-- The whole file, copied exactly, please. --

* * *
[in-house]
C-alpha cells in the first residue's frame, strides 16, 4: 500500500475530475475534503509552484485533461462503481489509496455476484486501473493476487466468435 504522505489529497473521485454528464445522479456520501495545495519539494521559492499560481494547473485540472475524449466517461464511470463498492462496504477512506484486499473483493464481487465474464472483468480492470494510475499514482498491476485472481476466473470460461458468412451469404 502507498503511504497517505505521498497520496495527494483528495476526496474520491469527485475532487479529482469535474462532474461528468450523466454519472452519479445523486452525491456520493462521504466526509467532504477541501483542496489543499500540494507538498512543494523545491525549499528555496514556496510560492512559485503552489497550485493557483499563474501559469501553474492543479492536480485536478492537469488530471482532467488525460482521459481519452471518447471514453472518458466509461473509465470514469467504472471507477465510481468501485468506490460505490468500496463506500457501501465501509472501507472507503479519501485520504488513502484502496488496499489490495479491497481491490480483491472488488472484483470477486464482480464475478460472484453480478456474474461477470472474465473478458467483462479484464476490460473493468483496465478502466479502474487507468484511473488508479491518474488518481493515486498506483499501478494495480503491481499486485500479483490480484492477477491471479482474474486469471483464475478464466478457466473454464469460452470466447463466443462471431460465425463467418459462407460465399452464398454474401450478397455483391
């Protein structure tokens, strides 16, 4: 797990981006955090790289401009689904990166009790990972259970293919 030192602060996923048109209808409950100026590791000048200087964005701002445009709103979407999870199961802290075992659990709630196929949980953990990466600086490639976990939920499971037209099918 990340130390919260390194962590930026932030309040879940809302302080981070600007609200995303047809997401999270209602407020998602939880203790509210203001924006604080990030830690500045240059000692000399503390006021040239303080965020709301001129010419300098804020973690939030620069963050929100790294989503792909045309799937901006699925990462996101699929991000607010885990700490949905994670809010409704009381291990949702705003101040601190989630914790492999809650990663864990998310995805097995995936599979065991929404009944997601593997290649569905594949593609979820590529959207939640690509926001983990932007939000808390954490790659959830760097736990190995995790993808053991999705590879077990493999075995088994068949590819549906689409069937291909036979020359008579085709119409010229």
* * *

[in-house]
C-alpha cells in the first residue's frame, strides 16, 4: 500500500475530475475534503509552484485533461462503481489509496455476484486501473493476487466468435 504522505489529497473521485454528464445522479456520501495545495519539494521559492499560481494547473485540472475524449466517461464511470463498492462496504477512506484486499473483493464481487465474464472483468480492470494510475499514482498491476485472481476466473470460461458468412451469404 502507498503511504497517505505521498497520496495527494483528495476526496474520491469527485475532487479529482469535474462532474461528468450523466454519472452519479445523486452525491456520493462521504466526509467532504477541501483542496489543499500540494507538498512543494523545491525549499528555496514556496510560492512559485503552489497550485493557483499563474501559469501553474492543479492536480485536478492537469488530471482532467488525460482521459481519452471518447471514453472518458466509461473509465470514469467504472471507477465510481468501485468506490460505490468500496463506500457501501465501509472501507472507503479519501485520504488513502484502496488496499489490495479491497481491490480483491472488488472484483470477486464482480464475478460472484453480478456474474461477470472474465473478458467483462479484464476490460473493468483496465478502466479502474487507468484511473488508479491518474488518481493515486498506483499501478494495480503491481499486485500479483490480484492477477491471479482474474486469471483464475478464466478457466473454464469460452470466447463466443462471431460465425463467418459462407460465399452464398454474401450478397455483391
């Protein structure tokens, strides 16, 4: 797990981006955090790289401009689904990166009790990972259970293919 030192602060996923048109209808409950100026590791000048200087964005701002445009709103979407999870199961802290075992659990709630196929949980953990990466600086490639976990939920499971037209099918 990340130390919260390194962590930026932030309040879940809302302080981070600007609200995303047809997401999270209602407020998602939880203790509210203001924006604080990030830690500045240059000692000399503390006021040239303080965020709301001129010419300098804020973690939030620069963050929100790294989503792909045309799937901006699925990462996101699929991000607010885990700490949905994670809010409704009381291990949702705003101040601190989630914790492999809650990663864990998310995805097995995936599979065991929404009944997601593997290649569905594949593609979820590529959207939640690509926001983990932007939000808390954490790659959830760097736990190995995790993808053991999705590879077990493999075995088994068949590819549906689409069937291909036979020359008579085709119409010229």